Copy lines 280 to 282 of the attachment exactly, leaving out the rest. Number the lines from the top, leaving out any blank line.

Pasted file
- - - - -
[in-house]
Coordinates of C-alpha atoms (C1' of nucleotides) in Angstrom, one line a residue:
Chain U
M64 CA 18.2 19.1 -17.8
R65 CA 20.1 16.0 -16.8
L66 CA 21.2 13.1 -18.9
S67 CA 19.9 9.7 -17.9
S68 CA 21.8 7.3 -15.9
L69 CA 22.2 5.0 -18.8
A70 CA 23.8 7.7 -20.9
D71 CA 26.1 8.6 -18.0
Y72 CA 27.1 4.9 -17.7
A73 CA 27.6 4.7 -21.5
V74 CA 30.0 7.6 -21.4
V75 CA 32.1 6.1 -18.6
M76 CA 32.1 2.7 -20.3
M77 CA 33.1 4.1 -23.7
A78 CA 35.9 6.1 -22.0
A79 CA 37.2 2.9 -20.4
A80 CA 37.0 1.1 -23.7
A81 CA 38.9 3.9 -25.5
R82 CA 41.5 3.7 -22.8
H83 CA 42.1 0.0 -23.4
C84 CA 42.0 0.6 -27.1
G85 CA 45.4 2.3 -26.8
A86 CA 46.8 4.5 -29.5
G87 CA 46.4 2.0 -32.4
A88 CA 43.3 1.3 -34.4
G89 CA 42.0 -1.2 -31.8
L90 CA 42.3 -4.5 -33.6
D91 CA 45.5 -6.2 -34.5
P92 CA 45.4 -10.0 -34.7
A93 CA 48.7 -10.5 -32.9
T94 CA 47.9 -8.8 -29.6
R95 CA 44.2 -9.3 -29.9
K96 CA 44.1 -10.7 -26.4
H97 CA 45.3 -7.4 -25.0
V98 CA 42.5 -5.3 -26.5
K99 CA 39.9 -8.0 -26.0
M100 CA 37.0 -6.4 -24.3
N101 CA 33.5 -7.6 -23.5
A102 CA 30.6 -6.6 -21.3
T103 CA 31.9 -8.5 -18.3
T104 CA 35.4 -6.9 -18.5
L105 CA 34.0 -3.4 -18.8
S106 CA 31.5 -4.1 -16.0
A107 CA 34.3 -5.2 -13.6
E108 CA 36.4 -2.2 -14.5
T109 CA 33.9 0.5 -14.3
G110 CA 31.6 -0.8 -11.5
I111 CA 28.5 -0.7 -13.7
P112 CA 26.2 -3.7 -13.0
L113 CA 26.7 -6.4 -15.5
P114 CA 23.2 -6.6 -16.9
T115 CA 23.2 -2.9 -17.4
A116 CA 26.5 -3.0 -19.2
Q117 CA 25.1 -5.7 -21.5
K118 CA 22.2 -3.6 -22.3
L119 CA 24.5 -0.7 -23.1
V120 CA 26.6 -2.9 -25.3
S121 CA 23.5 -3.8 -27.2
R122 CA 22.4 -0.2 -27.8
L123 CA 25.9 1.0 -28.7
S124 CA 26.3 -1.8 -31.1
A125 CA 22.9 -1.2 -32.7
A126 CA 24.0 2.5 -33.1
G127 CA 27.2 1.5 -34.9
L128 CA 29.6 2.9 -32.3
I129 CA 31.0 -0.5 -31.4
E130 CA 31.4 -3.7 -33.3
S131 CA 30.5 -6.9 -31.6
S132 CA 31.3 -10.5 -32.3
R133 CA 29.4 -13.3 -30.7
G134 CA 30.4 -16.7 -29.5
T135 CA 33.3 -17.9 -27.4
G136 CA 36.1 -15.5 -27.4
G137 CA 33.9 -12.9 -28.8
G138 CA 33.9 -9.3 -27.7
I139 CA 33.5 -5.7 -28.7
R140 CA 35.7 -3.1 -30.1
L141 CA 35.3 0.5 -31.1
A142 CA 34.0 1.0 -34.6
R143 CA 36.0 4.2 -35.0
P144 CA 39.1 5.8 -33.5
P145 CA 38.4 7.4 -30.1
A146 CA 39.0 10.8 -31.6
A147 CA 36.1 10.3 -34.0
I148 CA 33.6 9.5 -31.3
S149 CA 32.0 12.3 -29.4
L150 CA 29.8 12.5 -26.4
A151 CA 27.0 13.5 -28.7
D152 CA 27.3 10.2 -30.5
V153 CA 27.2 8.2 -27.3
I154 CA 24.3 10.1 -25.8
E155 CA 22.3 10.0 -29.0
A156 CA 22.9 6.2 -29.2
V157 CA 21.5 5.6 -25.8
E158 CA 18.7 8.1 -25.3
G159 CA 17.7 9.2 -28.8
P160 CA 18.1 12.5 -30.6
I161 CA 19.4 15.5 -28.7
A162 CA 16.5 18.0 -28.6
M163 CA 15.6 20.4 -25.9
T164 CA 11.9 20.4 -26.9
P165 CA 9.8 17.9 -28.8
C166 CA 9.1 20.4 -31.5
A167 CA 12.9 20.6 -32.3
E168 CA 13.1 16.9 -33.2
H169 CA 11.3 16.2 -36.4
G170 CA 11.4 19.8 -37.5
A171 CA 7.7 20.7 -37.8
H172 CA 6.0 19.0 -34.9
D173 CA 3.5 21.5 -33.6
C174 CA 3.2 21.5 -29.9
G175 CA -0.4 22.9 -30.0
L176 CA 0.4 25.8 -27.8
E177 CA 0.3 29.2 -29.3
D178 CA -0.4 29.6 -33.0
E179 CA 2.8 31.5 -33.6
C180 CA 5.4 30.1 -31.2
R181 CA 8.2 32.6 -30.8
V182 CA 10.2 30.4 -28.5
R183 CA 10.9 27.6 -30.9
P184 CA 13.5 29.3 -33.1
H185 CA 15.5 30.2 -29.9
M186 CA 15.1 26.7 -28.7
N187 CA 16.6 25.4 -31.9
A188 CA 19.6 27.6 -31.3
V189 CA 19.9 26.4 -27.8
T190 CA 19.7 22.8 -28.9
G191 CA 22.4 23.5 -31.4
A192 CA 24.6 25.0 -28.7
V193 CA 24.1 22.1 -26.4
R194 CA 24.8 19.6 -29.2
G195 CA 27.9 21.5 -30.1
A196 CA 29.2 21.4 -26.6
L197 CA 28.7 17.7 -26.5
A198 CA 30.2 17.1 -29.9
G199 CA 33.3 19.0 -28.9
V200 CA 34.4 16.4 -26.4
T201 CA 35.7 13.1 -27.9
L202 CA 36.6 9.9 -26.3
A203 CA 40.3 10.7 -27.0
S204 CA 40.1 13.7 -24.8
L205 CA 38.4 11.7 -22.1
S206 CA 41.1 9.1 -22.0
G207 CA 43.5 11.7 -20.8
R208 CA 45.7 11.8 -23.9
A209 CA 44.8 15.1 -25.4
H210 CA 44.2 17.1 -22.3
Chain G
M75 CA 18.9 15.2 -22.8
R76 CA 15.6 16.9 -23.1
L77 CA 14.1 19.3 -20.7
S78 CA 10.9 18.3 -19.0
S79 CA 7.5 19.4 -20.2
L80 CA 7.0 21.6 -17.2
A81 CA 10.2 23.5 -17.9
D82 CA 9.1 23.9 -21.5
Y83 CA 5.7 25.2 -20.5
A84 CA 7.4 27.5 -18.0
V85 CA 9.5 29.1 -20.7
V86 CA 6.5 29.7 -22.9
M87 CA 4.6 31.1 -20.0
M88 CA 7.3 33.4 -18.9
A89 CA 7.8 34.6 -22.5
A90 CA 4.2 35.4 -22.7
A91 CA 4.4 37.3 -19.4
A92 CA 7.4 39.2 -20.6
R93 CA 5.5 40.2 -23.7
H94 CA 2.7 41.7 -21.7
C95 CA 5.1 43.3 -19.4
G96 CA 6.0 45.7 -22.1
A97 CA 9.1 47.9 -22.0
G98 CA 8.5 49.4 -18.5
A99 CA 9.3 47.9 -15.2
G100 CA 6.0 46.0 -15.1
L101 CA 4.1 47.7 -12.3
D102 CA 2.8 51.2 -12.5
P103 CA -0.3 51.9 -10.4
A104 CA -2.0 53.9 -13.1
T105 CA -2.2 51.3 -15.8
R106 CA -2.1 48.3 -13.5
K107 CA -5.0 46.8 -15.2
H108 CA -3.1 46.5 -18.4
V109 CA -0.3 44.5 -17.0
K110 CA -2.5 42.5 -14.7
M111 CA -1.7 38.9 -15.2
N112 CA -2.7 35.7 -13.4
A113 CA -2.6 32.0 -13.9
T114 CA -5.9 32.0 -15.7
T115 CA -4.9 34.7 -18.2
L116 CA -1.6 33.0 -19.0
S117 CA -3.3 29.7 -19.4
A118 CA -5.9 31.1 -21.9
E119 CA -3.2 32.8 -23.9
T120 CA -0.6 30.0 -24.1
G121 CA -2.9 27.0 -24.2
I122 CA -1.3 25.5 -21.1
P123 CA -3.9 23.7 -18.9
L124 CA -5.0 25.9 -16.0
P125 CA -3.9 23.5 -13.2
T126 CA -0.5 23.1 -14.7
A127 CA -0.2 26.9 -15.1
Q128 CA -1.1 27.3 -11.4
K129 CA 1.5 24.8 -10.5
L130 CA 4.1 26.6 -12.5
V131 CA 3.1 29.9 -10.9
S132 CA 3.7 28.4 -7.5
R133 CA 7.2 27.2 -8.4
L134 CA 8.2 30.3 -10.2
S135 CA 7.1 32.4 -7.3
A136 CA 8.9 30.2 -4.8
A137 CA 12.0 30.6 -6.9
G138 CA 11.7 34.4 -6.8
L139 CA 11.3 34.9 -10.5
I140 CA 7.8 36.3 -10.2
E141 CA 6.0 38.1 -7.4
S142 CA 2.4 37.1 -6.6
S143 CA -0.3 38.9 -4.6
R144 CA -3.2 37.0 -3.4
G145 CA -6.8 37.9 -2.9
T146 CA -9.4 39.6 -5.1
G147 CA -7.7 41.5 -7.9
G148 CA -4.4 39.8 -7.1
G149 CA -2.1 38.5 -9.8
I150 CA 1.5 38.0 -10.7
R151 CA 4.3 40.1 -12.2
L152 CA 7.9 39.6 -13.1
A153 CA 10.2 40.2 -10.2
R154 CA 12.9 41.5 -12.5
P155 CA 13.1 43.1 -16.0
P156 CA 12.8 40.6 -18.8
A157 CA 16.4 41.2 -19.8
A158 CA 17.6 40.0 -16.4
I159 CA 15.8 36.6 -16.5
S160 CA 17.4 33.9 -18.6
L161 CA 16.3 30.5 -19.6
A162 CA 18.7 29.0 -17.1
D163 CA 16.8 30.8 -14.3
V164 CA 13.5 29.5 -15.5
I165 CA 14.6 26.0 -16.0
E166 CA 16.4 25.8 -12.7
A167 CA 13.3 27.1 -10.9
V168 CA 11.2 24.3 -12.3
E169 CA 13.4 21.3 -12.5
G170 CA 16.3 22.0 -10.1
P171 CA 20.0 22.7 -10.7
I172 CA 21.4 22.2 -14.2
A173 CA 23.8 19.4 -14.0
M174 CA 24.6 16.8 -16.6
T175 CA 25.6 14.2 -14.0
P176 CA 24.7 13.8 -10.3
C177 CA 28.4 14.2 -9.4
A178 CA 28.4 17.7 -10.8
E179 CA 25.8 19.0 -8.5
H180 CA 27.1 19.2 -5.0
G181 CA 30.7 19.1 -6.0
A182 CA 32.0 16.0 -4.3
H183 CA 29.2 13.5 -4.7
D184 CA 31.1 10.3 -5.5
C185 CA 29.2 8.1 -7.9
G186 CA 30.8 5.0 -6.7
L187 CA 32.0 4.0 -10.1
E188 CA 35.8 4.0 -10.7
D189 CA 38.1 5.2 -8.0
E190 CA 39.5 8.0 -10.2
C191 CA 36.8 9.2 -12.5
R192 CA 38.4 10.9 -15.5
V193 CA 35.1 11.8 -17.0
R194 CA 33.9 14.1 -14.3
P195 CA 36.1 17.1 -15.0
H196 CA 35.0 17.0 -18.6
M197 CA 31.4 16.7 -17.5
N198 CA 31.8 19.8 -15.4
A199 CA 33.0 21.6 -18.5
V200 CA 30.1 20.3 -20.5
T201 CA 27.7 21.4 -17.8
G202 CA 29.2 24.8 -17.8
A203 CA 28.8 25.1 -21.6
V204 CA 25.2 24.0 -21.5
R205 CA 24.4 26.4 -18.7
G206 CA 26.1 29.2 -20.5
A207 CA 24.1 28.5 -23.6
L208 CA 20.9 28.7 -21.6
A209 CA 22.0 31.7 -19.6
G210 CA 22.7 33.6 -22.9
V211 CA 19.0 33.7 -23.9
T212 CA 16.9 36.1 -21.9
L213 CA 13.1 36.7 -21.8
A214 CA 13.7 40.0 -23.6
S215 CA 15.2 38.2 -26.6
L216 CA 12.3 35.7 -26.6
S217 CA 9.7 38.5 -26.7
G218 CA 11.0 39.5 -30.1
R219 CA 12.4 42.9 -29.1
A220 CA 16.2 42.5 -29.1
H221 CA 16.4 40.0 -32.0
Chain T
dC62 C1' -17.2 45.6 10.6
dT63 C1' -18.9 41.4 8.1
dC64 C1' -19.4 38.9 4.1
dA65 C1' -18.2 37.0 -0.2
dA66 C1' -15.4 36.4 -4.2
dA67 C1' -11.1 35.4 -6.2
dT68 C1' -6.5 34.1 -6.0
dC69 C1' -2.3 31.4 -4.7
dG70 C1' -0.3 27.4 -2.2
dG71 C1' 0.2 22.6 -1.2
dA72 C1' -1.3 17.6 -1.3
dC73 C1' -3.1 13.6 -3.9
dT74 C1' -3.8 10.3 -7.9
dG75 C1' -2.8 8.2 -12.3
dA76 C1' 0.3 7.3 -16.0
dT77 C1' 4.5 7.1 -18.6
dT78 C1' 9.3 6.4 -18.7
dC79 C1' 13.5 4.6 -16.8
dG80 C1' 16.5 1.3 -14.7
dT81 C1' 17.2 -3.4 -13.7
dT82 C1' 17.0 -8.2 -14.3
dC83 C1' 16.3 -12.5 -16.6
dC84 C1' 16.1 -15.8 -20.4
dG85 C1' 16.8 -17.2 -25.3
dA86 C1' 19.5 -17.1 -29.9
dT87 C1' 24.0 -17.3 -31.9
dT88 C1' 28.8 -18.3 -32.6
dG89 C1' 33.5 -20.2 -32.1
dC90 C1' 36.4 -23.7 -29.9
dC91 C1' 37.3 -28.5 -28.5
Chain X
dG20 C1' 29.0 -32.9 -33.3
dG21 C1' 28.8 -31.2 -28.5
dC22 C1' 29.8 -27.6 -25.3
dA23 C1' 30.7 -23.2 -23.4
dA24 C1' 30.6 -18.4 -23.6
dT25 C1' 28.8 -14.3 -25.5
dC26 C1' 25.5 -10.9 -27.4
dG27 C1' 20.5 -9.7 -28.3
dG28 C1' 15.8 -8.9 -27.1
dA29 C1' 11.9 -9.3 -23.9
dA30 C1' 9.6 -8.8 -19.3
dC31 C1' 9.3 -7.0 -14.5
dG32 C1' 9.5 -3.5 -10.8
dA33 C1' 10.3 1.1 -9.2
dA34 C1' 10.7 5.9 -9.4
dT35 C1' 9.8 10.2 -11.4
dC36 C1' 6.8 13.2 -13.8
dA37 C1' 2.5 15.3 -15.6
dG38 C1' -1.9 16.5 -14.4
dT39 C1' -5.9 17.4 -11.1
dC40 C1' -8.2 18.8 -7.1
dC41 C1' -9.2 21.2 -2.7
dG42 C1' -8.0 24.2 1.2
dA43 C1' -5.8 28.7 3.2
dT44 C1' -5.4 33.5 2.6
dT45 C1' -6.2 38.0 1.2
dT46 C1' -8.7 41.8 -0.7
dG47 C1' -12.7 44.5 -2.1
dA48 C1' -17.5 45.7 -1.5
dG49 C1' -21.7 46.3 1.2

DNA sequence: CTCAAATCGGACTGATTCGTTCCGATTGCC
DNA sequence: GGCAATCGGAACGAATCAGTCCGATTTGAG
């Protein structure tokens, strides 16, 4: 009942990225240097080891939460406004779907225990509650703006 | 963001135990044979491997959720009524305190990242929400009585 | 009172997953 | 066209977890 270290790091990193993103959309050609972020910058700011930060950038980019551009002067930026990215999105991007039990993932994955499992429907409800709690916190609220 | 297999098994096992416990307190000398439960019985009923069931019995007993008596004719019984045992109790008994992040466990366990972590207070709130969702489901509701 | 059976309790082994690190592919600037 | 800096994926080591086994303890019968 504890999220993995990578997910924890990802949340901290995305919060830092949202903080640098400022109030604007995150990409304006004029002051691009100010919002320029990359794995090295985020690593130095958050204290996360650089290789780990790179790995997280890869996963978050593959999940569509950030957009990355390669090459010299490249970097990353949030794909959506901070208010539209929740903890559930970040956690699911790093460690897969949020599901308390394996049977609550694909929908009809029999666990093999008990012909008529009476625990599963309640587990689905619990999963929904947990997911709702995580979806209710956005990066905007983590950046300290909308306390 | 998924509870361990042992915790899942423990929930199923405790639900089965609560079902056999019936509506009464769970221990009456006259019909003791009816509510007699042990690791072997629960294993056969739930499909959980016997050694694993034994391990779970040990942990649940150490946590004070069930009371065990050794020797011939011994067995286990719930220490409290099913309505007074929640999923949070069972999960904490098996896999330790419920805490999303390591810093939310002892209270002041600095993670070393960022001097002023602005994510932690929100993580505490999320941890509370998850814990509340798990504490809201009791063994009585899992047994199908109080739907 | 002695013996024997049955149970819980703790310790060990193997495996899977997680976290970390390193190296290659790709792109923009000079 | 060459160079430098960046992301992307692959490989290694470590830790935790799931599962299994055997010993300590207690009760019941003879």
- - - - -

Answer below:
A203 CA 28.8 25.1 -21.6
V204 CA 25.2 24.0 -21.5
R205 CA 24.4 26.4 -18.7